In the debate about granting a right to stay to foreigners who have been living for years in Germany without any secure status, no agreement seems to be within reach for the time being. While federal interior minister Wolfgang Schäuble (CDU) is in favour of a settlement of the so-called backlog cases affecting nearly 200,000 families, the Bavarian interior minister Günther Beckstein said that with him being minister an agreement would be possible only within "very strict limits, if at all". Those who wished to stay needed to be integrated more than just on average. In addition, Beckstein claimed that asylum seekers or refugees who have managed to stay in Germany so far by way of long legal actions should not be granted the right to stay. The interior ministers of SPD-governed federal states as well as the CDU politician Wolfgang Bosback have refused such position, arguing that those making use of all legally available possibilities should not be disadvantaged. According to the organisation Pro Asyl, the discussion about the right to stay currently leads to an increase in the number of deportations: foreigners" authorities would return persons to disaster and war regions without considering the consequences in a kind of "last minute panic". It would be cynical to deport exactly those persons who are likely to be granted the right to stay within the next three months. In the foreigners" authorities in Frankfurt and Offenbach, the increased number of deportations was criticised even internally.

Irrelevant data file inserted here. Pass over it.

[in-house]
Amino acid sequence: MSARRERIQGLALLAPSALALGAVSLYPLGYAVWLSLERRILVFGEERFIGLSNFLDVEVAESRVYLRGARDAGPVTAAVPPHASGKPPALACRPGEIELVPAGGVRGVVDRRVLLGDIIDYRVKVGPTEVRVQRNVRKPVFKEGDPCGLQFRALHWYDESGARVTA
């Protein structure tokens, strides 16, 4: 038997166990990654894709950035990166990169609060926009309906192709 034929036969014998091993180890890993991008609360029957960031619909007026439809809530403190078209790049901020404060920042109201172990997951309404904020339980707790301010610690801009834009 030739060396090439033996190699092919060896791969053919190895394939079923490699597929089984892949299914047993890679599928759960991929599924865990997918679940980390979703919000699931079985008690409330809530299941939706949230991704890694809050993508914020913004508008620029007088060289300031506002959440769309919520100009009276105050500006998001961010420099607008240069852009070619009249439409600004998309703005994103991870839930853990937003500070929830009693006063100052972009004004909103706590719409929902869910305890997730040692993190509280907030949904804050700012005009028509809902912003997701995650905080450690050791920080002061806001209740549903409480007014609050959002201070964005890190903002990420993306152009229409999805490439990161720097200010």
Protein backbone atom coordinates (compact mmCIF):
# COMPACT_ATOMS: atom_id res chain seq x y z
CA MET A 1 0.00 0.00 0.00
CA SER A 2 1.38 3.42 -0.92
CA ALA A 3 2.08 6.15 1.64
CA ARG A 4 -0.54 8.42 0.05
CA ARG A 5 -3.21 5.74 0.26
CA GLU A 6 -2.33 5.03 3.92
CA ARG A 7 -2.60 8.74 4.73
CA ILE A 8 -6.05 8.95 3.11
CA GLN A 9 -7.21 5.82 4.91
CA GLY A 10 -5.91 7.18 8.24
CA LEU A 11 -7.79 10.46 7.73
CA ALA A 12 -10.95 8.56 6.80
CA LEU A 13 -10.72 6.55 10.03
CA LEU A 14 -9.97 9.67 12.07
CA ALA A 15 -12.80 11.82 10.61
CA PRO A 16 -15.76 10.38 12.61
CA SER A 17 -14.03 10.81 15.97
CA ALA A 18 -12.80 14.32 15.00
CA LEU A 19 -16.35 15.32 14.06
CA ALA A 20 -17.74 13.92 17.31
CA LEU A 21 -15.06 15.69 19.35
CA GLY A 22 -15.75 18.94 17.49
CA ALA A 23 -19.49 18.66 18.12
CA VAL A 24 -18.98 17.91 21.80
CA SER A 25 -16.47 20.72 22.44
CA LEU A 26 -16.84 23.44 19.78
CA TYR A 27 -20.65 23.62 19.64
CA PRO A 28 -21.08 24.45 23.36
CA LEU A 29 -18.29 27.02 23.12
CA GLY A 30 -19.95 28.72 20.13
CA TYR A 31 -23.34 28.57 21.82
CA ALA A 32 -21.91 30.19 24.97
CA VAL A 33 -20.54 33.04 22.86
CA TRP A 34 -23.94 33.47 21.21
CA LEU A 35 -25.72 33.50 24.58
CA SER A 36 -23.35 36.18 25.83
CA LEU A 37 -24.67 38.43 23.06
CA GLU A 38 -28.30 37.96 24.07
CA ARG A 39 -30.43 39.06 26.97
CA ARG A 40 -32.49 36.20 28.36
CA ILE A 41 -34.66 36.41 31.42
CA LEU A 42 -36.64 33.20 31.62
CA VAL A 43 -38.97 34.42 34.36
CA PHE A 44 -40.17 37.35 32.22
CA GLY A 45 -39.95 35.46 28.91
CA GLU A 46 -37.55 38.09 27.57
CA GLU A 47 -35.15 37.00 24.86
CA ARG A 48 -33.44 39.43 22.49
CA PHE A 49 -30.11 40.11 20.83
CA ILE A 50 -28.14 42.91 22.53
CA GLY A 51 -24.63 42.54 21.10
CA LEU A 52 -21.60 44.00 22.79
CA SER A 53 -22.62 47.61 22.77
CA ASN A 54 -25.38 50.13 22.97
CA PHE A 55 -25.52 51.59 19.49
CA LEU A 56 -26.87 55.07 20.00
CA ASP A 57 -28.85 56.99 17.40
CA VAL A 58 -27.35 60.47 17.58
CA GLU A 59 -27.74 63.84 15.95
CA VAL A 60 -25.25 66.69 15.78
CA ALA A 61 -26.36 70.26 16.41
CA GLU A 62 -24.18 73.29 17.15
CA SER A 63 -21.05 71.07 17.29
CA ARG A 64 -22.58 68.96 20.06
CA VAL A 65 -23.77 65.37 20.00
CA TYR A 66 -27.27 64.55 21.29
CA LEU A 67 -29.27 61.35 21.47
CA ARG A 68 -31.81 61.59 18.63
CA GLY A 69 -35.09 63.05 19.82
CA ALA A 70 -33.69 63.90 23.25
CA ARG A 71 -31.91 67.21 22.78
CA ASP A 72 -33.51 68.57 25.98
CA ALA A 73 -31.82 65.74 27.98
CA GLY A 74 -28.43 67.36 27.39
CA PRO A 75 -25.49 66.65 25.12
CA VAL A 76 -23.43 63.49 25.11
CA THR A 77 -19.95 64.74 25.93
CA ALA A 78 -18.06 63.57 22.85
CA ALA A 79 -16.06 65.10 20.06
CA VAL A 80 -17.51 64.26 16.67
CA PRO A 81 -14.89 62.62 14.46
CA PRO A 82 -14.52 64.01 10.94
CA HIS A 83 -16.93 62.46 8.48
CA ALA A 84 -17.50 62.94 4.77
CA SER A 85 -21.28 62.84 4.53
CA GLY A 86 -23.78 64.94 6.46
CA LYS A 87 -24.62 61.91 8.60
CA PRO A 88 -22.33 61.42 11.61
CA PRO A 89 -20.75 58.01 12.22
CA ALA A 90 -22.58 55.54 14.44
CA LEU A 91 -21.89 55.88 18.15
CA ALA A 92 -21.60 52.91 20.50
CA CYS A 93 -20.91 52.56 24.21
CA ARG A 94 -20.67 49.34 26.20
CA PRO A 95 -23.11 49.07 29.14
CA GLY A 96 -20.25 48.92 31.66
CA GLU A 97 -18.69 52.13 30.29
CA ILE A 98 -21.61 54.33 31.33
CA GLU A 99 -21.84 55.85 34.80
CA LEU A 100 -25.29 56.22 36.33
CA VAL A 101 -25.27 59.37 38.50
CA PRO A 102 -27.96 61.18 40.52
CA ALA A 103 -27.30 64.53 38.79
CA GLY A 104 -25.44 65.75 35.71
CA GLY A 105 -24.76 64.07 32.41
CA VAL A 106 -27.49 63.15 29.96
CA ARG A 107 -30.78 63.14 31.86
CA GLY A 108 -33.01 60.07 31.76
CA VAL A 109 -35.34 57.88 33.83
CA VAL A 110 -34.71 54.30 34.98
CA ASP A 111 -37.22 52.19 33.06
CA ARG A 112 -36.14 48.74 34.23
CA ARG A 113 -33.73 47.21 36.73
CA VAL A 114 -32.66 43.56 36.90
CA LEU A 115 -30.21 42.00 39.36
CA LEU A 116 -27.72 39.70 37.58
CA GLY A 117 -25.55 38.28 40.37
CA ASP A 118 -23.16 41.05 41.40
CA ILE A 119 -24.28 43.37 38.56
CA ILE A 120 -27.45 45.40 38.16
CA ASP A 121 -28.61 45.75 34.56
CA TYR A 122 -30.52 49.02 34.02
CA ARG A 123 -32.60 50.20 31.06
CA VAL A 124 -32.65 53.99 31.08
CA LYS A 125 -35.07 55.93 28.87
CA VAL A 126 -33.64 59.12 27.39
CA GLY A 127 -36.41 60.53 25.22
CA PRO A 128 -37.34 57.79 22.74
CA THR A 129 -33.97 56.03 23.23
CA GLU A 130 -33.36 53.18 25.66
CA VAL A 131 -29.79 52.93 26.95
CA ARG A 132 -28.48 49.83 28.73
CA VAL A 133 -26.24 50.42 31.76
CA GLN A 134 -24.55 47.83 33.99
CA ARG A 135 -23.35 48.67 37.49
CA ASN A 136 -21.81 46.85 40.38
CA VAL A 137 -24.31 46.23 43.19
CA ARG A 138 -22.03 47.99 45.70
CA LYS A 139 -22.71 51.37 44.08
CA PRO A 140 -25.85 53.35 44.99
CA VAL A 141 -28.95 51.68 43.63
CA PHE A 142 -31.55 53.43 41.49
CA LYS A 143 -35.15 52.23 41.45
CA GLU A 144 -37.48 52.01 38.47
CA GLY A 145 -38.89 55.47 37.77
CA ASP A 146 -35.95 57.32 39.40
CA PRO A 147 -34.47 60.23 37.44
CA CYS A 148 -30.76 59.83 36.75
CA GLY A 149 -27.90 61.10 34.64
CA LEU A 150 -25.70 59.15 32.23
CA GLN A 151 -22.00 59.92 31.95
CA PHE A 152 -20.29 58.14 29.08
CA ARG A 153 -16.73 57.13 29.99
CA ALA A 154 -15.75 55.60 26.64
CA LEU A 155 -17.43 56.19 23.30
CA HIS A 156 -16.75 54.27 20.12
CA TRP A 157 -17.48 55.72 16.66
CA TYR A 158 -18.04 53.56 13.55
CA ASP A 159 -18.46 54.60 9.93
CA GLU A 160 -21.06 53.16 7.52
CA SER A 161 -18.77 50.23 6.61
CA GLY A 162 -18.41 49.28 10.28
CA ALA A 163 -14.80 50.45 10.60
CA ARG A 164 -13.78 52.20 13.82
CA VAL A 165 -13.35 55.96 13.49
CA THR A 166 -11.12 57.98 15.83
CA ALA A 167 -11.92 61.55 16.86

NN 07.08.06 // SZ 07.08.06 // SZ 08.08.06 // Die Welt 08.08.06 // FR 09.08.06 // BZ 11.08.06 // FR 24.08.05

Grand coalition to extend integration courses for immigrants

Within the framework of a reform of the Immigration Act, representatives of the Union parties and the SPD agreed to extend the length of courses from currently 630 hours to about 900 hours. This decision was taken against the background that less than one third of the course participants would pass the final tests and that the language skills aimed at would be attained only by few immigrants. However, there might be the possibility that an extension of the courses could only be funded for youths and women. The FDP party and the Federal Association of German Private Schools (VDP e.V.) criticised that the integration courses needed to be extended to comprise at least 1,200 hours. The coalition government is also considering the possibility to increase the remunerations paid for the courses. Several institutions in charge of holding the courses such as the adult education centres of the Volkshochschule have complained that the remunerations paid so far would be insufficient. The spokesman of the Green Party for migration policy affairs, Josef Winkler, criticised that the proposals announced would be in contradiction to the budget plans for the year 2006: In these plans it has been foreseen to cut the funds made available for integration courses by one third to a total of 141 million euros.